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Friday, March 19, 2010


This is kind of a weird thing to post about, and I hope I don't come off as proselytizing, but I'm oftentimes asked from readers for a list of recommendations for books on Buddhism.  If you're not interested in such a thing, please feel free to ignore this post!

Of course, there are hundreds upon hundreds of books in print on Zen, but these are some of my favorites, titles that I always recommend to people starting out:

Taking the Path of Zen by Robert Aitken Roshi.  Aitken Roshi was one of the first westerners to bring back to the US an authentic practice experience from Japan.  His writing is warm and clear, avoiding jargon, and very inspiring.  He's written many books, all of which I recommend, but this one was specifically made for beginners.

The Dhammapada, translated by Eknath Easwaren.  The Dhammapada is a collection of the earliest Buddhist teachings, and Easwaren has provided a vivid and lyrical, yet simple, translation. But the real gift to beginners is that his lengthy introduction provides the most accessible description of the Buddhist worldview that I've ever read.

Opening the Hand of Thought by Kosho Uchiyama Roshi.  Uchiyama Roshi was a Soto Zen iconoclast, and these teachings for modern practitioners are direct and no-bullshit.  This book contains down-to-earth discussions about and instructions for zazen, Zen meditation.  Thoroughly contemporary and rock solid.

Other recommended titles:

The Three Pillars of Zen by Philip Kapleau Roshi.  The first book written by a westerner that presented Zen as a practice and way of life, rather than a philosophy, this classic work presents talks and commentaries by Kapleau's teacher Yasutani Roshi; a selection of first person accounts of practice; and supporting texts, sutras, and teachings.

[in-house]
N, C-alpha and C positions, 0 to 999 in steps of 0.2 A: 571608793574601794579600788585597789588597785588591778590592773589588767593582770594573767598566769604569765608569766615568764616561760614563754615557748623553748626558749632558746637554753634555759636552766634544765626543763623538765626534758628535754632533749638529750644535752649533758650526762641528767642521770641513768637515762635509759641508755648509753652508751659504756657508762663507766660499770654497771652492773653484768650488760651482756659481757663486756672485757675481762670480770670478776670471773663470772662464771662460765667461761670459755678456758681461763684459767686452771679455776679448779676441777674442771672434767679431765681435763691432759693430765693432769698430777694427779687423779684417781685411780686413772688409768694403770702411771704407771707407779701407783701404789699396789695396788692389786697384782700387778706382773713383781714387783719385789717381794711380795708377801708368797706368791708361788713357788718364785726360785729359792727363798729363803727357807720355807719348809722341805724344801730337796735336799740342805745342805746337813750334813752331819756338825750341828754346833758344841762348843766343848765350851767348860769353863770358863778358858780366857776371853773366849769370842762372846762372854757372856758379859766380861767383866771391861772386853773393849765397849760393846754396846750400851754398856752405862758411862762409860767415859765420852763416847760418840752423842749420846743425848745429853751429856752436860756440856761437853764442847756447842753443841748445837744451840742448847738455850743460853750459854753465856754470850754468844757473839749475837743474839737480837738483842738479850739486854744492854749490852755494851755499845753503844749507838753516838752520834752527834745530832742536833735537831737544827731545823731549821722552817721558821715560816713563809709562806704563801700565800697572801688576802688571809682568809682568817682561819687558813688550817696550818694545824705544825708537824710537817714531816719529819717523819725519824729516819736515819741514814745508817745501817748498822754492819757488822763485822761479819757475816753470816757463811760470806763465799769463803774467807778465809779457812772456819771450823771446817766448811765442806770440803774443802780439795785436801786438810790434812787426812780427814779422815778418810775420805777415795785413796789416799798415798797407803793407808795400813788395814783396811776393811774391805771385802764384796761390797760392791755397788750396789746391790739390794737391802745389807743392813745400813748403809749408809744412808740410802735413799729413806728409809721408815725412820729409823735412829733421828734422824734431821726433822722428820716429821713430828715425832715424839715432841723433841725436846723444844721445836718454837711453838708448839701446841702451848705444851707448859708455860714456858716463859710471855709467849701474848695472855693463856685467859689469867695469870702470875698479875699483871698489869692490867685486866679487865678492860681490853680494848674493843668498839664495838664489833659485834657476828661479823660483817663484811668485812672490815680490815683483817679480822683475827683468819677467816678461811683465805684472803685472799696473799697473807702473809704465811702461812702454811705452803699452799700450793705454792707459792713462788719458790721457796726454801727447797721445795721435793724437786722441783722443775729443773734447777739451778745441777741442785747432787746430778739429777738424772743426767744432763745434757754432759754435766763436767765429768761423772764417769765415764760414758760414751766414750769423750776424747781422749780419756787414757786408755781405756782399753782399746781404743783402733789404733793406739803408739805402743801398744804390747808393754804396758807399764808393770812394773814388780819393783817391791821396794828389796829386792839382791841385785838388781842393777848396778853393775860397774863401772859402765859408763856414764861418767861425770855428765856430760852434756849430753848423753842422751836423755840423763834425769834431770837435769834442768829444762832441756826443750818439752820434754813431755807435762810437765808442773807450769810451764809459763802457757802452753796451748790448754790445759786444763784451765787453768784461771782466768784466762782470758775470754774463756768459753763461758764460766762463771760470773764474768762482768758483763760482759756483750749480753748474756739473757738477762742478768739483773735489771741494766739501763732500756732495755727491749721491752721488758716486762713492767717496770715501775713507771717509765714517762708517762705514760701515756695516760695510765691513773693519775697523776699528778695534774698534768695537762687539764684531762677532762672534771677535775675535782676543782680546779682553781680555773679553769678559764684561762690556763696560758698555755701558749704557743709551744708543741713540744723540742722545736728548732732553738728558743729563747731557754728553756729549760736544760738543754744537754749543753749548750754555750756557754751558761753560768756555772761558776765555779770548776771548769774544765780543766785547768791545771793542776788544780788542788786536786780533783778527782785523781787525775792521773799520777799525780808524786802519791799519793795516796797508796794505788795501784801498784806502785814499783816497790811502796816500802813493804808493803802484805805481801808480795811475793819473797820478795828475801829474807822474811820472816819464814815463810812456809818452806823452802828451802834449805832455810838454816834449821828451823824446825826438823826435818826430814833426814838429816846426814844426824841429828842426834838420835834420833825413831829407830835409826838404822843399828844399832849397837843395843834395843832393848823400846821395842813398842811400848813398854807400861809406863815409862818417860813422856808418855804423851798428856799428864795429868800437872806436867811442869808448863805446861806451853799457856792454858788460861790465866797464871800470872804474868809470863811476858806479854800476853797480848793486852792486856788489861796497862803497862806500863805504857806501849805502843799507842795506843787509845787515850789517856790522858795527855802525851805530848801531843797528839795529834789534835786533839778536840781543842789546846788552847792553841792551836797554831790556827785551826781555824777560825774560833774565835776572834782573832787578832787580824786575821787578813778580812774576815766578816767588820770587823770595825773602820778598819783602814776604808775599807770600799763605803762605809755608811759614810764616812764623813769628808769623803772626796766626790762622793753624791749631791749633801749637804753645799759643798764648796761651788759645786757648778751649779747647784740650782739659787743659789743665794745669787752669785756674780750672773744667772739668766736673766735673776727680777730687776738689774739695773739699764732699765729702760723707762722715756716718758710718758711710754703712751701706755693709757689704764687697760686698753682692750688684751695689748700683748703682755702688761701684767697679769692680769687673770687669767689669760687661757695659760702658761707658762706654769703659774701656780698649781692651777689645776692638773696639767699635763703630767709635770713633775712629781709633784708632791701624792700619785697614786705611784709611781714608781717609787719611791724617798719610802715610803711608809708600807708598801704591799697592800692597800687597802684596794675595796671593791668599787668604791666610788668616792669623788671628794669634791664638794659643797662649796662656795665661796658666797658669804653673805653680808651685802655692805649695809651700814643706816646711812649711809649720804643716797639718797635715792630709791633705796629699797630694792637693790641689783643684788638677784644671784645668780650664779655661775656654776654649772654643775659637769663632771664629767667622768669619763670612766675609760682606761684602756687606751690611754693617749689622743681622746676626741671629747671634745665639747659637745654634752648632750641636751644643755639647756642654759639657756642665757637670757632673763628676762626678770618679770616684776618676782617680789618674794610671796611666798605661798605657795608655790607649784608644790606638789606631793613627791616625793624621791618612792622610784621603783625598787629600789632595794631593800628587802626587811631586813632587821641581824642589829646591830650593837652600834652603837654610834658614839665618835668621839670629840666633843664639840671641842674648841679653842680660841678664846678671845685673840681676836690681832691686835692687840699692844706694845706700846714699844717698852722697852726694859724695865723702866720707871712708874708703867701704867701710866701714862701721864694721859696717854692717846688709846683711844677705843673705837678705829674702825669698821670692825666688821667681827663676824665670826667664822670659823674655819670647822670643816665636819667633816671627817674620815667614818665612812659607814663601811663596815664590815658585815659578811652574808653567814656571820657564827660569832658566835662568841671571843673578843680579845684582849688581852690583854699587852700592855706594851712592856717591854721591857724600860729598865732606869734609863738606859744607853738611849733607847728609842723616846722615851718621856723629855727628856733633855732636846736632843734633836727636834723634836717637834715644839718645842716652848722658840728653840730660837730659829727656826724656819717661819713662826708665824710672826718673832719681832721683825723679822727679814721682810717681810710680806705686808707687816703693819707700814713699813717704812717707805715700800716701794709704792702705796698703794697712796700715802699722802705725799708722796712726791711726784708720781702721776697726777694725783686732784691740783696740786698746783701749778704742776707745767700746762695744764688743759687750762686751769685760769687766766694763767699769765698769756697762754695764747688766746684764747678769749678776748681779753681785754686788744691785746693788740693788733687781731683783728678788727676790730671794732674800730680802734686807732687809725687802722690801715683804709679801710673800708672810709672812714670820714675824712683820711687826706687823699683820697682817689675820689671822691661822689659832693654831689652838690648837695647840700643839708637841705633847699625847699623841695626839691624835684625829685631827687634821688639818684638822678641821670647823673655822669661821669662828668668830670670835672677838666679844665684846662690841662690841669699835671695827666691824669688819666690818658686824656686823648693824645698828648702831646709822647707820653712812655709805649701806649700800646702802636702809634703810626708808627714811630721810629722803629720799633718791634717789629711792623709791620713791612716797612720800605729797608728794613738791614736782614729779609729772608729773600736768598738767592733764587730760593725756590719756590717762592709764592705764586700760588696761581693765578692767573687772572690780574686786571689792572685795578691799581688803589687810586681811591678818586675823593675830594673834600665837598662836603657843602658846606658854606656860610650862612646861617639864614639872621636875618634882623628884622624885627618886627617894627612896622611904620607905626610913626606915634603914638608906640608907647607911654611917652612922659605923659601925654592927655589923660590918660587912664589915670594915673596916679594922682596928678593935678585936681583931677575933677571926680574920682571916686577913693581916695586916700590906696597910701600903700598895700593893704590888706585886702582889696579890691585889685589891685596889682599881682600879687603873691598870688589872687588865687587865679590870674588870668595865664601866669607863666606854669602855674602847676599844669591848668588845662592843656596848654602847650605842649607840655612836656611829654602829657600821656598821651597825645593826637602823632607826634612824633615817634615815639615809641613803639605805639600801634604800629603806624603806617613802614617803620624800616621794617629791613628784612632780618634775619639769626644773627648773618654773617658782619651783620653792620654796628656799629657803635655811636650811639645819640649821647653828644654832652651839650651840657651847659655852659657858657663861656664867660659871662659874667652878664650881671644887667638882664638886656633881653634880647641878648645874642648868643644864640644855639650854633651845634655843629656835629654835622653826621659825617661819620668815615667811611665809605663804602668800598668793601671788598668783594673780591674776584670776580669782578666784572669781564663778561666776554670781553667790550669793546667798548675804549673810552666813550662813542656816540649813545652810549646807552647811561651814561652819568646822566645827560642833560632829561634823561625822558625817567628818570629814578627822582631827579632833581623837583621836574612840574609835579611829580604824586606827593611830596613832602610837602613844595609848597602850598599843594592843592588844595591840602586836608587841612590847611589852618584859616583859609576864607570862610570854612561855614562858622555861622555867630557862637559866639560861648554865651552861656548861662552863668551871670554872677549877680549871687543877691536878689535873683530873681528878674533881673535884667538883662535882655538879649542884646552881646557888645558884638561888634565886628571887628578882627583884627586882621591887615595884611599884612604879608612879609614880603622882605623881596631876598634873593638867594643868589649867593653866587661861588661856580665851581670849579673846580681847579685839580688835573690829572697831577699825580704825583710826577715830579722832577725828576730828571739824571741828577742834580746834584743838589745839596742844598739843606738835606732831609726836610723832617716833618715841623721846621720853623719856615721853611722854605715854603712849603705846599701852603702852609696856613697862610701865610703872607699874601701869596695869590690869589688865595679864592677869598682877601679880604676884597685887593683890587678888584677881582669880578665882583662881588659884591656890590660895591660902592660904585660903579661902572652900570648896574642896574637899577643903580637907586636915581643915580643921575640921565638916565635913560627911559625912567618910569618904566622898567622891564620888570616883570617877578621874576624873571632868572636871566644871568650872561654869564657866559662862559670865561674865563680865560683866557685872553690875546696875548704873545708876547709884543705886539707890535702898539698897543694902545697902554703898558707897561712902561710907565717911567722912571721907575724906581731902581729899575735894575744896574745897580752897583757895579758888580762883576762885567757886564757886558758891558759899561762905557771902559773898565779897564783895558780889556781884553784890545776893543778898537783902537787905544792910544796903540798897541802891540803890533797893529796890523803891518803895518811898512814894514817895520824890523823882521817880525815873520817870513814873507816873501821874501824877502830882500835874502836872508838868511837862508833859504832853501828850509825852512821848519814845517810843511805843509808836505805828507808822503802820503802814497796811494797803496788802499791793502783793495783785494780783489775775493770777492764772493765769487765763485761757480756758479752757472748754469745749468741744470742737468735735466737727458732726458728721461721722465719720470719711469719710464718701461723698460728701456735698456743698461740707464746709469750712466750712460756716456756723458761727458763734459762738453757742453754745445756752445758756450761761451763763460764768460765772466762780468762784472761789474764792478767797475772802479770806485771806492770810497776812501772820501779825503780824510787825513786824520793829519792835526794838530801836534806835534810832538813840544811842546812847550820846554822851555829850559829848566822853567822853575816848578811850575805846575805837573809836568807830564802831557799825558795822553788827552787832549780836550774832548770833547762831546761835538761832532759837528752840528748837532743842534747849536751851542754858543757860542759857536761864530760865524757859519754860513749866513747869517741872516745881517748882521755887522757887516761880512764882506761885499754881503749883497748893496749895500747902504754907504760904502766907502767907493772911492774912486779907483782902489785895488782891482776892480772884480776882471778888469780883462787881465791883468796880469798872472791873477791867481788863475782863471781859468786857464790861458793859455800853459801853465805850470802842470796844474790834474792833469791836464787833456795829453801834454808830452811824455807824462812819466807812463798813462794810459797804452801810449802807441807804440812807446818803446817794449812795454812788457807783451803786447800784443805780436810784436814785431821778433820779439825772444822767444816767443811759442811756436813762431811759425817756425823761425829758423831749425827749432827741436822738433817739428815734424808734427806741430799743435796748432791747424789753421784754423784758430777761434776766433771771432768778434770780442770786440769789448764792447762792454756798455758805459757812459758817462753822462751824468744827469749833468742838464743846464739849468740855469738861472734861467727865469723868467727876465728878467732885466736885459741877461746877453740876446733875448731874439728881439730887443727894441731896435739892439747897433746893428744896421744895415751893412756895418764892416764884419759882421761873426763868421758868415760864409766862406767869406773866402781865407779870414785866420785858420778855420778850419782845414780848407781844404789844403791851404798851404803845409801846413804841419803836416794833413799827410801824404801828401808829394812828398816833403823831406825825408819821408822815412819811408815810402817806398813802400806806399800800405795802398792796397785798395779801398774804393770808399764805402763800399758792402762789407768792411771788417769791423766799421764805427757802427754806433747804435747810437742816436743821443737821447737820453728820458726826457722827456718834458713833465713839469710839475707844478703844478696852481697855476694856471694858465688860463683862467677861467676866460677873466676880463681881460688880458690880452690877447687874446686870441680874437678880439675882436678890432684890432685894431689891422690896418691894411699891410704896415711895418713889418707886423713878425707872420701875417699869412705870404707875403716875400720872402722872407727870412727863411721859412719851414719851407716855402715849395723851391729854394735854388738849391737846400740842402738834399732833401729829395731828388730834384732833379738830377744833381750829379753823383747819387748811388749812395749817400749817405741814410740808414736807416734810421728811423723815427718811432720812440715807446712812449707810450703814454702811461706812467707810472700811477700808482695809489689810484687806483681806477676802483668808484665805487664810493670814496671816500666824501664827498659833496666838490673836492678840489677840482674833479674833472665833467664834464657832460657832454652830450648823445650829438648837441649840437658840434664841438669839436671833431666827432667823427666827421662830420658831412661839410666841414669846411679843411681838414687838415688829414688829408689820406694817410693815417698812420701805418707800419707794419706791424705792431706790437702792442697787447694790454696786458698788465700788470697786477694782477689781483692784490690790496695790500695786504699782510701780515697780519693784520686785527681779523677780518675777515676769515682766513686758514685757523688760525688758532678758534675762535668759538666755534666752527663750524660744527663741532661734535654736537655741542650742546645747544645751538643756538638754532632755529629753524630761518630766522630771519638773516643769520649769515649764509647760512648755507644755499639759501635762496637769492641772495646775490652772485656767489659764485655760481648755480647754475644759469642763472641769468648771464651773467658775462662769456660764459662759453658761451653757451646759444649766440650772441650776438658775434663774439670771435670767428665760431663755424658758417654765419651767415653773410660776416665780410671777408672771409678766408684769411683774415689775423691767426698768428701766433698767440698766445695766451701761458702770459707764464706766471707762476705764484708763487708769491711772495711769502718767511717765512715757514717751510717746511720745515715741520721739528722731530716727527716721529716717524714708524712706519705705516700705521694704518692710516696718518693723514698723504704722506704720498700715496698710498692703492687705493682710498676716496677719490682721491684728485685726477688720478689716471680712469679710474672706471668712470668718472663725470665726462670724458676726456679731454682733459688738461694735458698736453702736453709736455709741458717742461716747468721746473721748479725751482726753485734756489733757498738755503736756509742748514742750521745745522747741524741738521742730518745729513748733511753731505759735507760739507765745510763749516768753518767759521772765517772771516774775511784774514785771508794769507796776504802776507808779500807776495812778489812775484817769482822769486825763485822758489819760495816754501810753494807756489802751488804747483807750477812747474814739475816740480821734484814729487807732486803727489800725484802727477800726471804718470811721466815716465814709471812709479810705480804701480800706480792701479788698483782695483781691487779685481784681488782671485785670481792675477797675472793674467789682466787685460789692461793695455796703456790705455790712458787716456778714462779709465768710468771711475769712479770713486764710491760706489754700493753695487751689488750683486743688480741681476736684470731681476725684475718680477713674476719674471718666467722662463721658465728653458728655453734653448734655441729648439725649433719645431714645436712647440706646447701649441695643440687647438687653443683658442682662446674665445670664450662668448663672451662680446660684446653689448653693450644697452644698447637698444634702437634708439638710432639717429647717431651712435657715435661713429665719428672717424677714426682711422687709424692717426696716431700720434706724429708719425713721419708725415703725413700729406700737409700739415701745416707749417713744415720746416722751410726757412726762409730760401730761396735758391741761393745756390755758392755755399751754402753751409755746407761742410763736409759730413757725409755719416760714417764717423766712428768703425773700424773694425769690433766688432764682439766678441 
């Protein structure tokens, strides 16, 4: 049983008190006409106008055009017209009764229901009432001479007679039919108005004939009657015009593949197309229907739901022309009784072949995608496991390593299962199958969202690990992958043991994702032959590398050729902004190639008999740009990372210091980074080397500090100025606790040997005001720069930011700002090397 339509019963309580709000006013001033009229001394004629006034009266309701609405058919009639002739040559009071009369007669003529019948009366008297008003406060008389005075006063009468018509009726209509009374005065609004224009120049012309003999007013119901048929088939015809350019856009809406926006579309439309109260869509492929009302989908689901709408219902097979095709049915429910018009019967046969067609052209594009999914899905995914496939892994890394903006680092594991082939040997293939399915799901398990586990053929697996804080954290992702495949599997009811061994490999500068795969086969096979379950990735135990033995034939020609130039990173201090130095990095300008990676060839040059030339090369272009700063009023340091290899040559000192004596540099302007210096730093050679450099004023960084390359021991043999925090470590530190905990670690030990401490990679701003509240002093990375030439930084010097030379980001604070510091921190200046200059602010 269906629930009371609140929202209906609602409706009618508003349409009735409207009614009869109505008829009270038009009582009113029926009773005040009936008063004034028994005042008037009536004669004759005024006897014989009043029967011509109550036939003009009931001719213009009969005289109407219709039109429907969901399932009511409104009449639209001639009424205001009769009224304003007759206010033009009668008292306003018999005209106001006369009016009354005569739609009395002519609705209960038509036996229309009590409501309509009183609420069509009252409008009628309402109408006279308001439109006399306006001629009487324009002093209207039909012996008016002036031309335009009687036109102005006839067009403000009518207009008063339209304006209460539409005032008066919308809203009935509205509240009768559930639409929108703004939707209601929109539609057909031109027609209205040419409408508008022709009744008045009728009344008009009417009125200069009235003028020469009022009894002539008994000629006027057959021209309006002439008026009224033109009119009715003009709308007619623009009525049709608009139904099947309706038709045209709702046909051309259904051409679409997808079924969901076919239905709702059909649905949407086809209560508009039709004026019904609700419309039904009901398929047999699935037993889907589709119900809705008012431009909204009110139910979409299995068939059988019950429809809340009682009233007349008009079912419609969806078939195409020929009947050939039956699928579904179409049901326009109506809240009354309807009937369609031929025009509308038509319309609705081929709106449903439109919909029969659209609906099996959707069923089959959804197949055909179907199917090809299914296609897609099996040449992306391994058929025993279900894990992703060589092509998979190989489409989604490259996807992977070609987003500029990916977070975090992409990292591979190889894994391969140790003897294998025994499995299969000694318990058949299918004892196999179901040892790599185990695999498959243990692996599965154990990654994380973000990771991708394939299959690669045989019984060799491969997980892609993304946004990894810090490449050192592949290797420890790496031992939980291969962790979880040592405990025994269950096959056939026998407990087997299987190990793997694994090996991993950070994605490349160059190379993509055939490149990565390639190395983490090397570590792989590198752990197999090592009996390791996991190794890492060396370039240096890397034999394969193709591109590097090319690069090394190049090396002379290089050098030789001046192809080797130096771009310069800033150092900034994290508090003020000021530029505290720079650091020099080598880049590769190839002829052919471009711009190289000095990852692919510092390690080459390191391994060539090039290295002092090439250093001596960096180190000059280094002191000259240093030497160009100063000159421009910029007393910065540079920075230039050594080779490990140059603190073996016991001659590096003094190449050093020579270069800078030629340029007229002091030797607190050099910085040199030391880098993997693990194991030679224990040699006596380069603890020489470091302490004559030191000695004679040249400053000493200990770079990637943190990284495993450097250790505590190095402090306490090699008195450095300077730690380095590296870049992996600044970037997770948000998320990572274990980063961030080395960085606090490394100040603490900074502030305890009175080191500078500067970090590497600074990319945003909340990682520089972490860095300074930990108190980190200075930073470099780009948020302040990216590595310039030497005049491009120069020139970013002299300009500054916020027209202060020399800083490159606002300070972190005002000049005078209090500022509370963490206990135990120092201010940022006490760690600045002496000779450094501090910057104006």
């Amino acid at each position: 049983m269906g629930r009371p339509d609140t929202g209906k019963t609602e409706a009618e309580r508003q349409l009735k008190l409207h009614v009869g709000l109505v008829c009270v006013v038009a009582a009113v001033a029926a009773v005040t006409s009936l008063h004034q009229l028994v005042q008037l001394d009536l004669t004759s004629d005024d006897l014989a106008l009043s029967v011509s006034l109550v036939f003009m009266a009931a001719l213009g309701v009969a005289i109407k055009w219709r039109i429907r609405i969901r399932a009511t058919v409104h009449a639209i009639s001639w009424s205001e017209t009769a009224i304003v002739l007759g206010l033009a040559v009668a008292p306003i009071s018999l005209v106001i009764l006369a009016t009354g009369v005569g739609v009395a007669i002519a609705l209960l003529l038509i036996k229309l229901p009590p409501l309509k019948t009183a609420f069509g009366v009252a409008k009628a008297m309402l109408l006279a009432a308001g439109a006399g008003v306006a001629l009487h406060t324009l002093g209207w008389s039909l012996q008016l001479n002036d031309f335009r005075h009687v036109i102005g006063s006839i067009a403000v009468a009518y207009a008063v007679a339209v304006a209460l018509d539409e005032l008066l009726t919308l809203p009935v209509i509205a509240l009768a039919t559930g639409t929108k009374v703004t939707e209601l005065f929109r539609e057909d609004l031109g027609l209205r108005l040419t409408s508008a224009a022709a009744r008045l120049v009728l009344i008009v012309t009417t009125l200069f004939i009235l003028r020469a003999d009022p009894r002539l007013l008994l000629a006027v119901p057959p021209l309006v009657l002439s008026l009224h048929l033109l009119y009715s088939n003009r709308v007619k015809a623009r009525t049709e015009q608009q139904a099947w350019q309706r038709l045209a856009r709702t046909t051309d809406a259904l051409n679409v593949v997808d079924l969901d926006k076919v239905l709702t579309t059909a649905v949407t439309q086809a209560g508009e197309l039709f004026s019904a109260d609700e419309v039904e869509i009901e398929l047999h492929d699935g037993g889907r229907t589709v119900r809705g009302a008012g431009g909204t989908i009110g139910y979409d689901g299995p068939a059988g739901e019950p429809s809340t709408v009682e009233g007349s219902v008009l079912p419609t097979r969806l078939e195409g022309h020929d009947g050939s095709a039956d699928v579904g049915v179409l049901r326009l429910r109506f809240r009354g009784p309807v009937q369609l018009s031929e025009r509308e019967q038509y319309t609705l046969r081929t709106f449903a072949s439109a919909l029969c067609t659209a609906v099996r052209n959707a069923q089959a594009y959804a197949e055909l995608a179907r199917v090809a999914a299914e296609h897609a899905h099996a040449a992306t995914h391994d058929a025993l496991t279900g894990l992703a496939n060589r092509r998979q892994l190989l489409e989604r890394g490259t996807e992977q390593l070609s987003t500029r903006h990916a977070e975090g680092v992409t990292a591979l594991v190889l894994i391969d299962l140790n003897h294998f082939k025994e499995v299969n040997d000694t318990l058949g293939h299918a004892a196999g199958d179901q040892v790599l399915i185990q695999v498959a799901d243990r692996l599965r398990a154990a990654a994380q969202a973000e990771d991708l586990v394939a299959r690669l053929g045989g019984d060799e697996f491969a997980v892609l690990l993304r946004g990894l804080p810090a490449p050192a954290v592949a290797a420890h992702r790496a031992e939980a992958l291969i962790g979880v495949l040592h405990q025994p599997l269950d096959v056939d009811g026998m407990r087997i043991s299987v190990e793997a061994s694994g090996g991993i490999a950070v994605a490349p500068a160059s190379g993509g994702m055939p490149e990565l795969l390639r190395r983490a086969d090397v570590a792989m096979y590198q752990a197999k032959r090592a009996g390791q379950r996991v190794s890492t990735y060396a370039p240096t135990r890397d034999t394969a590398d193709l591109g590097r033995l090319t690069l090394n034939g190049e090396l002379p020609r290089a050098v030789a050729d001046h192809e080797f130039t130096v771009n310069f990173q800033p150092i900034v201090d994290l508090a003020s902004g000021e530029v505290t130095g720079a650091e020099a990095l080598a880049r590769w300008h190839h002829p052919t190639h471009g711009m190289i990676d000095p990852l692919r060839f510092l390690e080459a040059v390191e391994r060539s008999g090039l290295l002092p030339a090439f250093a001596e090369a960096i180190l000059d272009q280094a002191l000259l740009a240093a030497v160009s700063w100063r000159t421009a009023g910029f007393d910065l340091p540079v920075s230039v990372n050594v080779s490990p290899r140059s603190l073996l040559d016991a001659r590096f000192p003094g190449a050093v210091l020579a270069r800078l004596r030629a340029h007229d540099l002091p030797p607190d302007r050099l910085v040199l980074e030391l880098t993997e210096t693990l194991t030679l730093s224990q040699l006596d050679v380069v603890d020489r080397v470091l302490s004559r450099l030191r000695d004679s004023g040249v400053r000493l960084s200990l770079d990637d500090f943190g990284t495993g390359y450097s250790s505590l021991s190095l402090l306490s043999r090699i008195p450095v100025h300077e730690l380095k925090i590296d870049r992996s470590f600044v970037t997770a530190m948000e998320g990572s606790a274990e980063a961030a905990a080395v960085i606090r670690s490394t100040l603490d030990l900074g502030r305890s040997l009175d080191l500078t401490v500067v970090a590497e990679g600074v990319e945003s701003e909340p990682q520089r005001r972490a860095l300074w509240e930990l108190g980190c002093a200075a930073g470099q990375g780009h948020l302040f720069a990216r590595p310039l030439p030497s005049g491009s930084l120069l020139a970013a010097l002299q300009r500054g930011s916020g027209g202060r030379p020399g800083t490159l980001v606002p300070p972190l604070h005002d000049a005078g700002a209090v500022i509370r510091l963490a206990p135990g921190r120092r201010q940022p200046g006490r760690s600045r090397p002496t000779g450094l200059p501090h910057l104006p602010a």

Zen Mind, Beginner's Mind by Shunryu Suzuki Roshi.  You really can't go wrong with any writings by this modern day master, but this is his famous book for "beginners."  Another fascinating and beautiful book is Crooked Cucumber, a biography of Suzuki Roshi, by David Chadwick.

The Roaring Stream: A New Zen Reader, edited by Jack Shoemaker and Nelson Foster.  An exhilarating, chronological anthology of Zen Buddhist stories, teachings, and poetry.

Flowers Fall:  Commentaries on Zen Master Dogen's Genjokoan, by Hakuun Yasutani Roshi.  Dogen Zenji is the main figure in Japanese Soto Zen, who brought the practice from China to Japan in the 13th century, and Genjokoan is perhaps his best loved and most studied work.

The Wholehearted Way: Commentaries on Dogen Zenji's Bendowa, by Kosho Uchiyama Roshi.  A beautiful book with rich, fascinating commentary by one of my favorite writers, Bendowa contains a Q+A format section, in which Dogen Zenji answers questions from a beginning student.

I should of course point out that the whole purpose of Zen is to go beyond limited notions.  Books and words are, as they say, a "finger pointing to the moon," not the moon itself.  To get a real sense of Zen practice you have to do it.  Simple online instructions for Zen meditation can be found here.

For Dogen Zenji's own instructions, Google "Fukanzazengi.".


  1. Have you read any of Brad Warner's books? I would think you'd appreciate his approach, coming from a music/punk type background.

  2. Hi Derik, yes, I've really enjoyed his books-- especially the second one, "Sit Down and Shut Up."


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